/// YouTube Has Influenced Purchase Decisions Among More Than Half Of Consumers
Fifty-three percent of consumers in the U.S. say videos on YouTube have influenced their purchase decisions at least once, according to a survey conducted by Walker Sands.
The public relations firm surveyed more than 1,000 U.S. consumers for the study.
Although YouTube appears to be a more significant sales driver than we previously thought, companies that are especially interested in using social media to interact with their customers shouldn’t forget about other social networks.
Fifty-five percent of consumers said they have engaged with brands on Facebook, followed by 21% who have done so on Twitter, and 10% who have done so on Pinterest. (Walker Sands)
In Other News …
Twitter announced an update to its iOS and Android apps. Now, users can send and receive photos via direct messages, and swipe between their home timeline and discover timeline to easily find what’s trending on Twitter. (Twitter Blog)
Social media analytics company Semiocast detected tweets 61 languages on Twitter. English is still the most spoken language on the service, but Twitter’s geographic footprint is growing quickly. (MIT Technology Review)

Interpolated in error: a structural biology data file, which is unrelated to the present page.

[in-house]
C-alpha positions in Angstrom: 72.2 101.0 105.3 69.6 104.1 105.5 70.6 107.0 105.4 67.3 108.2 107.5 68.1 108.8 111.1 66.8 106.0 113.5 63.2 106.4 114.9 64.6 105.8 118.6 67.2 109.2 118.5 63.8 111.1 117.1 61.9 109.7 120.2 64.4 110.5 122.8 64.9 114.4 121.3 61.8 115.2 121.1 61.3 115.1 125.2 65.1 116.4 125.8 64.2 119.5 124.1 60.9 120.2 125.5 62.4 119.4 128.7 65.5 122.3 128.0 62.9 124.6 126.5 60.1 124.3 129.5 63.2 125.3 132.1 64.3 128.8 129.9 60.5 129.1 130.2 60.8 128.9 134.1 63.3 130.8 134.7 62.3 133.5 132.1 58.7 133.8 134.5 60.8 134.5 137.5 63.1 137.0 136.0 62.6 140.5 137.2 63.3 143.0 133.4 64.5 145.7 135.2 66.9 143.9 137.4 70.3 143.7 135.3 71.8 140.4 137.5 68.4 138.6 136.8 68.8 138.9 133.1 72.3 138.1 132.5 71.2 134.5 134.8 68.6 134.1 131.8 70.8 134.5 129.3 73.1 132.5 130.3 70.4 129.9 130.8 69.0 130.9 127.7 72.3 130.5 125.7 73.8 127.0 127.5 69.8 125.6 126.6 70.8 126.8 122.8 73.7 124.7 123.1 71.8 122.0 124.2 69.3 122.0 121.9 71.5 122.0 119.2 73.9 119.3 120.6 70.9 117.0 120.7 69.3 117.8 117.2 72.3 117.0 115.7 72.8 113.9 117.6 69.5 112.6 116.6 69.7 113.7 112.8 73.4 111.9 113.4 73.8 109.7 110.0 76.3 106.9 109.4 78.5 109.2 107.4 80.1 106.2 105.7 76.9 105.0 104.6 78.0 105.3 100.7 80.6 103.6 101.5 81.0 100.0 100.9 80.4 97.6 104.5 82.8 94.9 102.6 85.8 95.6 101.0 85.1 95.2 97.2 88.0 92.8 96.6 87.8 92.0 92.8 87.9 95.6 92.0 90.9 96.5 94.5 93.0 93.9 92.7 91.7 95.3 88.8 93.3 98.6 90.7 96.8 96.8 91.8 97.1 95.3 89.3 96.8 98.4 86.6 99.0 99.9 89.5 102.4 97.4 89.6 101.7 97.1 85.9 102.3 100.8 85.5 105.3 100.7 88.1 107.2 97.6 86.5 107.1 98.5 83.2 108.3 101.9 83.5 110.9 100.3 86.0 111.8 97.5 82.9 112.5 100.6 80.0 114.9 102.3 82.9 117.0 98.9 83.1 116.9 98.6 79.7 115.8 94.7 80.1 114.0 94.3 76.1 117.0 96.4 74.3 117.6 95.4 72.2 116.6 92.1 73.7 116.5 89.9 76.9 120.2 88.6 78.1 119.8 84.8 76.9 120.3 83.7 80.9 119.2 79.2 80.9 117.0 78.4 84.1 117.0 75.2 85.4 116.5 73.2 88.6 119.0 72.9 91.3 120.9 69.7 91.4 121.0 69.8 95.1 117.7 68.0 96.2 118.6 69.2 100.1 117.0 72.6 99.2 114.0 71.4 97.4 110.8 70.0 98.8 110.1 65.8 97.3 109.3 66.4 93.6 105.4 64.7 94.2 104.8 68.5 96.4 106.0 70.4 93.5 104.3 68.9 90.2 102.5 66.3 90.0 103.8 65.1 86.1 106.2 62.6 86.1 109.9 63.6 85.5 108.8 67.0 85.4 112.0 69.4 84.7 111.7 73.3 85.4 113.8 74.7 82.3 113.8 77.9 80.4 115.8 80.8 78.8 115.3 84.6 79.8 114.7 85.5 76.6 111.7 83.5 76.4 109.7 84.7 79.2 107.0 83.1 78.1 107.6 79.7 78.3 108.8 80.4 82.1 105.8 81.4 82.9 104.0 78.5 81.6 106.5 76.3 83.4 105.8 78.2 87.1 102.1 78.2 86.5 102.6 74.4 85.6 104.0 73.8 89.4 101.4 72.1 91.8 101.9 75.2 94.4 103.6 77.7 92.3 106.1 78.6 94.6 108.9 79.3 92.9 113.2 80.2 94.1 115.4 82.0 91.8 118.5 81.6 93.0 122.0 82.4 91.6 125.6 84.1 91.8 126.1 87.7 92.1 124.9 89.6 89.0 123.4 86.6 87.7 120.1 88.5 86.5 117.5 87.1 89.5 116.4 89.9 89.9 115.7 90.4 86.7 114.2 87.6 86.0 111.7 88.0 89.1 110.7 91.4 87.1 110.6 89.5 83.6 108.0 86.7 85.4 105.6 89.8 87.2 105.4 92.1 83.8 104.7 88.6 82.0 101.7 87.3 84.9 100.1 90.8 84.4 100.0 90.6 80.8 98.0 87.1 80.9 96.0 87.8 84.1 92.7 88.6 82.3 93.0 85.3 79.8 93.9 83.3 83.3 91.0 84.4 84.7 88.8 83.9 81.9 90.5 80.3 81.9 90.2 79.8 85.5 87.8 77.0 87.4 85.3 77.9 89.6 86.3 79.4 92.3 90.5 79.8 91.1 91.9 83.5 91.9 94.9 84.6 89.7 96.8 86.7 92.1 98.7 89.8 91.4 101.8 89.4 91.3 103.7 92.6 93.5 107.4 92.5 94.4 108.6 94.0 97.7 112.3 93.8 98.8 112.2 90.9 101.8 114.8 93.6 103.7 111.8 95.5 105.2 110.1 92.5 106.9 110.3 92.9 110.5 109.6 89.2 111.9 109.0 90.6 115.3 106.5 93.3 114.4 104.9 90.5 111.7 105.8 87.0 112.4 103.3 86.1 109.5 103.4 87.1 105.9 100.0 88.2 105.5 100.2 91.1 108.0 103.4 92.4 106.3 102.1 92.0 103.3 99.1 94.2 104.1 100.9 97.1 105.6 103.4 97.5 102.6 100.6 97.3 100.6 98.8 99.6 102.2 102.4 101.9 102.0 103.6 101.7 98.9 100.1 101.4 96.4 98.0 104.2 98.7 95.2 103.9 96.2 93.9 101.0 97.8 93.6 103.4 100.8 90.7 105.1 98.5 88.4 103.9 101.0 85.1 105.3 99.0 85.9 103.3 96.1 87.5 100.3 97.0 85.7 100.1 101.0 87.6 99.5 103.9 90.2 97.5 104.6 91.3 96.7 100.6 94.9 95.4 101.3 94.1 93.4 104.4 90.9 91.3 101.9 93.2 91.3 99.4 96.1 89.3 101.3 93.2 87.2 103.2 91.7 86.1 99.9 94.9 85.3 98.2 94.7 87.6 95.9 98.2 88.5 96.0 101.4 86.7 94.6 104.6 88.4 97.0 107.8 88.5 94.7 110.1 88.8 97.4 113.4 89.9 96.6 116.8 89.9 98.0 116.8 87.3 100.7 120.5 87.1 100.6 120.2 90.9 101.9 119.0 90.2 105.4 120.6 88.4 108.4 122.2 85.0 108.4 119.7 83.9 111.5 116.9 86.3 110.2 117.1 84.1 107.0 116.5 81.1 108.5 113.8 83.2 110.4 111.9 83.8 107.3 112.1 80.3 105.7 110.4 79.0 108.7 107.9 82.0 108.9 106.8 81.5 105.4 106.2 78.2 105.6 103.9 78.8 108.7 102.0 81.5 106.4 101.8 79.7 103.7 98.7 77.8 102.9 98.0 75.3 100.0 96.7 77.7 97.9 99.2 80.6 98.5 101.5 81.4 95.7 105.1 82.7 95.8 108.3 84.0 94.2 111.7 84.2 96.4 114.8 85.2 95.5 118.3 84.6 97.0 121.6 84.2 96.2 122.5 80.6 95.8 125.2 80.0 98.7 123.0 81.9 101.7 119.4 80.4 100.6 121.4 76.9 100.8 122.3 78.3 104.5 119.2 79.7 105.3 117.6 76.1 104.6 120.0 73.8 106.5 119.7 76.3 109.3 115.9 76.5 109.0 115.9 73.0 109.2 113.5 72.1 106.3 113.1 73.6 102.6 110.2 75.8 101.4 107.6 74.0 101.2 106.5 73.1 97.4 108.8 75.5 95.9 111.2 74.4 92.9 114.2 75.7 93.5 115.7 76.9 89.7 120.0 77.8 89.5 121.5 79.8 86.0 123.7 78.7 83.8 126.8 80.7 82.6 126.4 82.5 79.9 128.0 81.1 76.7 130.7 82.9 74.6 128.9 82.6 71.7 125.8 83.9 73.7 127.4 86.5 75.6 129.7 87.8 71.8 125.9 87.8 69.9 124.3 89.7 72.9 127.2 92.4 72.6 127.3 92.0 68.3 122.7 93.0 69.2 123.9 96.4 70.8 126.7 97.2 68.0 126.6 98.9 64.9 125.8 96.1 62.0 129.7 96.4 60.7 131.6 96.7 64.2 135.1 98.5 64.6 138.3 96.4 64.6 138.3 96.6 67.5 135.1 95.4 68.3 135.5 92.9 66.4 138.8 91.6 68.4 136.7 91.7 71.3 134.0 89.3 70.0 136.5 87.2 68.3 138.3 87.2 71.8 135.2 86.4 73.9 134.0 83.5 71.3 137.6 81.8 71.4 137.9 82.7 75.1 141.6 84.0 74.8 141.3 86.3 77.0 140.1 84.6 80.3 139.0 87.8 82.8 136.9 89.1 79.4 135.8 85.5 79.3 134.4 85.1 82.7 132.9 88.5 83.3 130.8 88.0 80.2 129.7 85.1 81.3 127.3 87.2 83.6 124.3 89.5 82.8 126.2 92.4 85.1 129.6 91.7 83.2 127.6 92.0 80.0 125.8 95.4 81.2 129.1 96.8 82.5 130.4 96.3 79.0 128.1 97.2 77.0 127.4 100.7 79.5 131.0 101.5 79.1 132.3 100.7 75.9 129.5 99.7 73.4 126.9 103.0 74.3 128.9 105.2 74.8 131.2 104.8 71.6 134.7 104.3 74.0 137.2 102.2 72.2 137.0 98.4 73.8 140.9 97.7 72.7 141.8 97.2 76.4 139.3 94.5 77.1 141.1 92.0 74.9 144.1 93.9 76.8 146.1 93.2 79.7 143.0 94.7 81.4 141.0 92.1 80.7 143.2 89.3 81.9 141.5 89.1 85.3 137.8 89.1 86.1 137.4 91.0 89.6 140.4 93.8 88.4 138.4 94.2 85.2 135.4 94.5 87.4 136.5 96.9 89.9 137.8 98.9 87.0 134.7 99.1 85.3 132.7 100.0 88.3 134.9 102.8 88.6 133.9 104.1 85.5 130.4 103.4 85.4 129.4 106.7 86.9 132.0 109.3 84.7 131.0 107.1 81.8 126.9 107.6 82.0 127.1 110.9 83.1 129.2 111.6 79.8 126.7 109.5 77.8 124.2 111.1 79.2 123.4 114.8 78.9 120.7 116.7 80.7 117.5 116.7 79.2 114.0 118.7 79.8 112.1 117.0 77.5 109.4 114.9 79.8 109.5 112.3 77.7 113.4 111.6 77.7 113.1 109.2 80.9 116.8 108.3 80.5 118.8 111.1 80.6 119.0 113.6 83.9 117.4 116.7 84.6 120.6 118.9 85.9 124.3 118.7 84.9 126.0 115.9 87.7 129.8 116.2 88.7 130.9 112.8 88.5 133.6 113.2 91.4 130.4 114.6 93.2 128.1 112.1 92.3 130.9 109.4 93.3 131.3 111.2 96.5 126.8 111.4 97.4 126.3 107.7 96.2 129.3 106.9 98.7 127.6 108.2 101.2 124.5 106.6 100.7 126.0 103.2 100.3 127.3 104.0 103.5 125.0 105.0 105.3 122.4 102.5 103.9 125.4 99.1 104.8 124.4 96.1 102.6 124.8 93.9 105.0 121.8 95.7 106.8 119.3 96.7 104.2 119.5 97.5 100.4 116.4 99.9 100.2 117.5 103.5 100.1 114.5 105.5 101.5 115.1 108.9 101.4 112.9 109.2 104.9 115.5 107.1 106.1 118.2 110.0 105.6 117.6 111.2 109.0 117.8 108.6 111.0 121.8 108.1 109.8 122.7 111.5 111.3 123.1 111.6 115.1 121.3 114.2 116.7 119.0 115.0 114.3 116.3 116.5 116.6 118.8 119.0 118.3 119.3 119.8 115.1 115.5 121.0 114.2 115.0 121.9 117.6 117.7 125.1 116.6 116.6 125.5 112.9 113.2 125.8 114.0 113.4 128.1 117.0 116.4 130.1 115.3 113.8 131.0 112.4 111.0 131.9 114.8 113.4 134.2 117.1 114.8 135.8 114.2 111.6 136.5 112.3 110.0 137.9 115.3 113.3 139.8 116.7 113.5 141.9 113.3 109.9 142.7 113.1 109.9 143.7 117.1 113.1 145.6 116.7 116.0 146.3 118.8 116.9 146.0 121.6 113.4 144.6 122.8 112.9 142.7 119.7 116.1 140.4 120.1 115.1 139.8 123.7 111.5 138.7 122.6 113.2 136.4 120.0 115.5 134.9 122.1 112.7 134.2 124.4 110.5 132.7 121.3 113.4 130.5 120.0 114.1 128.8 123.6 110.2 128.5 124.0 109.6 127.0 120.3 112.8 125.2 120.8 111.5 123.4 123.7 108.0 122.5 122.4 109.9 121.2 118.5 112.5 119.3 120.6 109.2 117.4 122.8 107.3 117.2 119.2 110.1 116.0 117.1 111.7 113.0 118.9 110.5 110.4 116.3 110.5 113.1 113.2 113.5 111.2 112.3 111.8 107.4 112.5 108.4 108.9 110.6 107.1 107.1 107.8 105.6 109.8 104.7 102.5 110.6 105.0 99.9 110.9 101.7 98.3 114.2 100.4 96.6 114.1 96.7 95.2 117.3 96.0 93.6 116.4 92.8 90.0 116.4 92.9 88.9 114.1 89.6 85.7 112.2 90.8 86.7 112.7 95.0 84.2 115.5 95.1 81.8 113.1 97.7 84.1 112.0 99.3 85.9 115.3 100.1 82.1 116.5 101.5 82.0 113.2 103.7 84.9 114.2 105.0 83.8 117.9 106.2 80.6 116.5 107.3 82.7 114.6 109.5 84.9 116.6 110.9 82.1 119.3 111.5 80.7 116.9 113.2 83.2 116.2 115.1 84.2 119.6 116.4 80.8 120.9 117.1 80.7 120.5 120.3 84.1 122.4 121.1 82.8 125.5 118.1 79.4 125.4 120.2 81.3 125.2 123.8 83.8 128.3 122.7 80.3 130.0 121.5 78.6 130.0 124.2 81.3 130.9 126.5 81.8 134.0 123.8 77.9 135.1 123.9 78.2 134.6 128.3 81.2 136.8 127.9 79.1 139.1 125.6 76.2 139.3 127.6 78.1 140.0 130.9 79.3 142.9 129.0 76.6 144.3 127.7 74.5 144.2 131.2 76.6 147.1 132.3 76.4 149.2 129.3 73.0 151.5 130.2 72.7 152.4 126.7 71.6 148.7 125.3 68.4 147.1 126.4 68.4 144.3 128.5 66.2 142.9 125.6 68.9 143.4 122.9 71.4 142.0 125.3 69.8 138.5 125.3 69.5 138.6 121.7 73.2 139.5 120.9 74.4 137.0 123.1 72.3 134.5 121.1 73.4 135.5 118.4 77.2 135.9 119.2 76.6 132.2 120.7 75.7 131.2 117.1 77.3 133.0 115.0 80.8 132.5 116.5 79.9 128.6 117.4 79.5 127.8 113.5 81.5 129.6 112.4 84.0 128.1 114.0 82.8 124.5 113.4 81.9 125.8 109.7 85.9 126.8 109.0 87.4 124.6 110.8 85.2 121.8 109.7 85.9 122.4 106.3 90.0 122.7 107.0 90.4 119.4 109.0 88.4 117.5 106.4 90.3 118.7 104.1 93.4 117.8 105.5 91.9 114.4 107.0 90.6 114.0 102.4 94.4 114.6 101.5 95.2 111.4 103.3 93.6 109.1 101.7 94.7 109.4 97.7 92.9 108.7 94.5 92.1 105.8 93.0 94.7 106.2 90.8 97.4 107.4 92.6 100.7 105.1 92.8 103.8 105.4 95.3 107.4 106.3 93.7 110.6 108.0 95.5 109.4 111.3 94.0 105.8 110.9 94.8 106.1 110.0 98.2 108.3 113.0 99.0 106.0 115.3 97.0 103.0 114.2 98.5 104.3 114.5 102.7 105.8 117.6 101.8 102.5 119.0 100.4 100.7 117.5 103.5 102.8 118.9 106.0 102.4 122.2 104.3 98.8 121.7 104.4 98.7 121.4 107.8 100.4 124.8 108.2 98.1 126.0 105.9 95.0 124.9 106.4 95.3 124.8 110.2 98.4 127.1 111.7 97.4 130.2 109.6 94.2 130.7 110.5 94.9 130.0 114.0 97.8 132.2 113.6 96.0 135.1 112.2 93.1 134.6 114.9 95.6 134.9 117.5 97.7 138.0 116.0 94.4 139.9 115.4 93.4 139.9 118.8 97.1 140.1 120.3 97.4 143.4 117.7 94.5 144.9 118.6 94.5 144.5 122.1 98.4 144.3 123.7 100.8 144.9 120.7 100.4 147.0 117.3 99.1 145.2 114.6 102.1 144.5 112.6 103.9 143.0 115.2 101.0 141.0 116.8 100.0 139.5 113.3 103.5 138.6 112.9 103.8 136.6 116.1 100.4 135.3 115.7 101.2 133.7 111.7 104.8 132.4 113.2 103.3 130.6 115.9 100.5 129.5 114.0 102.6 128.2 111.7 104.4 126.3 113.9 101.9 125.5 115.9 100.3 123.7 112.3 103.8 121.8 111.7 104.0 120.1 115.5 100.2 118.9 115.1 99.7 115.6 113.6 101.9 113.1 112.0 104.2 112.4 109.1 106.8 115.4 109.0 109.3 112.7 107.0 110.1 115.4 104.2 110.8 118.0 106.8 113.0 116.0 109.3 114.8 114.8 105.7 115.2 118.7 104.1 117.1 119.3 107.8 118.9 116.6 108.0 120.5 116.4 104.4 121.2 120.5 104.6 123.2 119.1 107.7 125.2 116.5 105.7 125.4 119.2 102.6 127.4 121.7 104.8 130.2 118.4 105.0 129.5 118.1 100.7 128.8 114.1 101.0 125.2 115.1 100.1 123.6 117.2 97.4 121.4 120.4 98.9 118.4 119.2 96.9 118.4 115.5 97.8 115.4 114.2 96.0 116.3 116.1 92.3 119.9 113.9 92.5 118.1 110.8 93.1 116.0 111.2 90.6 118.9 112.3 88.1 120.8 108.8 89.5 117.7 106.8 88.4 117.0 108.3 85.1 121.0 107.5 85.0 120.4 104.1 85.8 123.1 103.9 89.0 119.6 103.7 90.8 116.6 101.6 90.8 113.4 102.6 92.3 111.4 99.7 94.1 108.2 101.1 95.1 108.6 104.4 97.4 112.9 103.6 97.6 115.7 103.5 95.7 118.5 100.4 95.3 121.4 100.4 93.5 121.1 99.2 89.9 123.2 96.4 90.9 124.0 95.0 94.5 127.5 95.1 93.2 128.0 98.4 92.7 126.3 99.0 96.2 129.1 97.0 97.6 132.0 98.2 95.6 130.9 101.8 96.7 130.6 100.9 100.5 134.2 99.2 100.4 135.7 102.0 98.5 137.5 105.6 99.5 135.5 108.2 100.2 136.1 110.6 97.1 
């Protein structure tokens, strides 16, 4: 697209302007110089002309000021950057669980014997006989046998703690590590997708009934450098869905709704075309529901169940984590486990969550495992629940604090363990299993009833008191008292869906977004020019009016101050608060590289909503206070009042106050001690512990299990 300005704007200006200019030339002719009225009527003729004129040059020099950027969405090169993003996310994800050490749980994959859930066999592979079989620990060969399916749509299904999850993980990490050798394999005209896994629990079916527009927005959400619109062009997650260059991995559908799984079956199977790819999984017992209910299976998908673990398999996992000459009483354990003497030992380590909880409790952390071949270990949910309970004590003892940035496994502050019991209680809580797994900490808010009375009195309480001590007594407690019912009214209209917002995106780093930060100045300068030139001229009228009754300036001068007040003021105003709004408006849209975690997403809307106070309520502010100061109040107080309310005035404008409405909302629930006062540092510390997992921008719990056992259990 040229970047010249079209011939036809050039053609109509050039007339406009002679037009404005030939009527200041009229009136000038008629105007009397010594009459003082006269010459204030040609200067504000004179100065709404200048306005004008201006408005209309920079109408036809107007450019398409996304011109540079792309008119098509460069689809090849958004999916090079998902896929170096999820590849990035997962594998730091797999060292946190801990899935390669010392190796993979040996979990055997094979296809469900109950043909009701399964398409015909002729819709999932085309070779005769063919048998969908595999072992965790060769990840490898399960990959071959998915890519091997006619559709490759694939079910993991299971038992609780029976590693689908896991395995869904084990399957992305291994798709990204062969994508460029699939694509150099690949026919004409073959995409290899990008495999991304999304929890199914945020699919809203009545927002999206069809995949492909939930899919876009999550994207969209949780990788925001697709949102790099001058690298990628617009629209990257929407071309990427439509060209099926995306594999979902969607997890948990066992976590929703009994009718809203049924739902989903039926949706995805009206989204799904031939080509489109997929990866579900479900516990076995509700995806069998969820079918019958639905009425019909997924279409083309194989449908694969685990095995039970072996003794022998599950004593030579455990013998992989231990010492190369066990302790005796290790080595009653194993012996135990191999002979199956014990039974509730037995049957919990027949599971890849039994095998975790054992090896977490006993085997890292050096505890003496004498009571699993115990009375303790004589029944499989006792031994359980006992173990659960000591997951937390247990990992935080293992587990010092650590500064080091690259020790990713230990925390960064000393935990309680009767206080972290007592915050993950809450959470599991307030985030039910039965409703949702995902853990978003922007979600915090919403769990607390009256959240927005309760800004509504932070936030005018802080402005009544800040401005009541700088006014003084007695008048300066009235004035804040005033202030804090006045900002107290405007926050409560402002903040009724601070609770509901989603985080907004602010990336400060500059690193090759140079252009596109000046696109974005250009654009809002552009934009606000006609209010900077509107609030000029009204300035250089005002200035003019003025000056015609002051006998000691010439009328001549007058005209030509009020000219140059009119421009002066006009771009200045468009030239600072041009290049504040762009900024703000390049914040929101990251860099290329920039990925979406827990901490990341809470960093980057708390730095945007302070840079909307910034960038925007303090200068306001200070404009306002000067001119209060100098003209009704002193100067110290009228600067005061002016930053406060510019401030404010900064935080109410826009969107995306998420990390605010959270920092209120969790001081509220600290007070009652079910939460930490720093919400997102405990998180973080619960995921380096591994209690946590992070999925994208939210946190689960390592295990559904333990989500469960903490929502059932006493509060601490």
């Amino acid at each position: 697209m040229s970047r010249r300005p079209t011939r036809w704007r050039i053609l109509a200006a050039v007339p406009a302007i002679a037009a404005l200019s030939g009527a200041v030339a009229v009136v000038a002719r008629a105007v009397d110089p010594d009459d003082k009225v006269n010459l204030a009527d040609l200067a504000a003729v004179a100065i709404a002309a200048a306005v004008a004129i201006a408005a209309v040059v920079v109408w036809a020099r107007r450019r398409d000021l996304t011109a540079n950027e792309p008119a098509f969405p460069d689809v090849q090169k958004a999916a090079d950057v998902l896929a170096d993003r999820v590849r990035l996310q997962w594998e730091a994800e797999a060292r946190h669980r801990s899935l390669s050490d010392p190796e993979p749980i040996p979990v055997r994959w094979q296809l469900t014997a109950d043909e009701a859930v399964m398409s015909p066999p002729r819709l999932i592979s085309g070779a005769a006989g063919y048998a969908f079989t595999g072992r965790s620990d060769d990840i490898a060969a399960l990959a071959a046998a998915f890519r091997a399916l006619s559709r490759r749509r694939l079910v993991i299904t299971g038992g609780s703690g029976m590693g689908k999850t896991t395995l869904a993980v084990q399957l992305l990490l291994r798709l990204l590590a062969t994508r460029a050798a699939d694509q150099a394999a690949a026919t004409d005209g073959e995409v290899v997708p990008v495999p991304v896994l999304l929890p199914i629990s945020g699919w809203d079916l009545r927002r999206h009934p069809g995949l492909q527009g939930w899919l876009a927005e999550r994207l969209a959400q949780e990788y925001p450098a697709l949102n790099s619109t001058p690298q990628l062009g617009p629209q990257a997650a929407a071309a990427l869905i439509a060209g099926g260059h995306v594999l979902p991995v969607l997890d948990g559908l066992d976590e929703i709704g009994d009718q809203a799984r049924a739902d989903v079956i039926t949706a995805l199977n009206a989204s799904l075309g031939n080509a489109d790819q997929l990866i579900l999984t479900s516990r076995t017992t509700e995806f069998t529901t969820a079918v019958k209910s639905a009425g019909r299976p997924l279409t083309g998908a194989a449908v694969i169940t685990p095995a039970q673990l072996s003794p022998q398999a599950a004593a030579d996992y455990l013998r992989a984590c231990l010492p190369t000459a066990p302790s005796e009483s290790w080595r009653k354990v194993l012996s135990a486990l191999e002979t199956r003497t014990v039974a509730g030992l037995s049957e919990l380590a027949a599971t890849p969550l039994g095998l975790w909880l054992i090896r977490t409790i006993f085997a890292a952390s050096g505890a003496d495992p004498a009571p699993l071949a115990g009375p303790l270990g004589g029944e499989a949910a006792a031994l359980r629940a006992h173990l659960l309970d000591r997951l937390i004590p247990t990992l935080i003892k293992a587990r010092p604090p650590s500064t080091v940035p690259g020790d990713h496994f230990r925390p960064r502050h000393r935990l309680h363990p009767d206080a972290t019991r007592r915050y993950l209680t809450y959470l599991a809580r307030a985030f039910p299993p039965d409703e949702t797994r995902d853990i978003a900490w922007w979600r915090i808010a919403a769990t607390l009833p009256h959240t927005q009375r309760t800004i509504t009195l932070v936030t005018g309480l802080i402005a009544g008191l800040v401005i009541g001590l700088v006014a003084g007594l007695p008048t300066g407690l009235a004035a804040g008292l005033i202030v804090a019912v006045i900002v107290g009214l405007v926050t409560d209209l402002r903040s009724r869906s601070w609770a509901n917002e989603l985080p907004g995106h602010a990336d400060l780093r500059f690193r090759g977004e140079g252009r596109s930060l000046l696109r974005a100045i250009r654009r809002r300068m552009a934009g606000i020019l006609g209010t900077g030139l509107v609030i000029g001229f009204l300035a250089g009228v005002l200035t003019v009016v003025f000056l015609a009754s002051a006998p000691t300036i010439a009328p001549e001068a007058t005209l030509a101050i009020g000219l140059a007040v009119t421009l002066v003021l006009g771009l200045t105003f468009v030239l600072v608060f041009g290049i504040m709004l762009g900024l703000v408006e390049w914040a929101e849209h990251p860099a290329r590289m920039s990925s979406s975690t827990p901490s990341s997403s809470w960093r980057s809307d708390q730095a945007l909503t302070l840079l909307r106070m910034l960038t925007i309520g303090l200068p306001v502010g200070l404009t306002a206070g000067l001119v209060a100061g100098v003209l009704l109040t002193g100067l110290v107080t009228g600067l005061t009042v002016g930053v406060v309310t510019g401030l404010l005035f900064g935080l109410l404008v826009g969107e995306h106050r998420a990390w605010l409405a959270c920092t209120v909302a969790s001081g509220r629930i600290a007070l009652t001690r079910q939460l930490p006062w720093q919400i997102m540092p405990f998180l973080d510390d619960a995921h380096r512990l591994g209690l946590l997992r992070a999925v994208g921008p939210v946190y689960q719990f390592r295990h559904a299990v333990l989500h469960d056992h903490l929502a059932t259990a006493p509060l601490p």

AllThingsD’s Mike Isaac examines the tale of two Facebook’s: He argues that users see Facebook as a place to stay in touch with friends and family and share goofy photos and viral videos, while Facebook sees itself as becoming a service for serving personalized news and content. Recently, Facebook announced changes to the News Feed algorithm that would prioritize higher quality content in the Feed. (AllThingsD)
Twitter has dethroned Facebook as the “best tech company to work for,” according to career website Glassdoor. In fact, Facebook dropped to the number three spot, moving LinkedIn to number two. (TheNextWeb)
A new social network, called Circle, has climbed to the top of the App Store rankings. Circle works by showing users real-time information from other people about what’s going on in the surrounding area. Business Insider’s Ryan Bushey walks us through how the app works.
Business Insider - Cooper Smith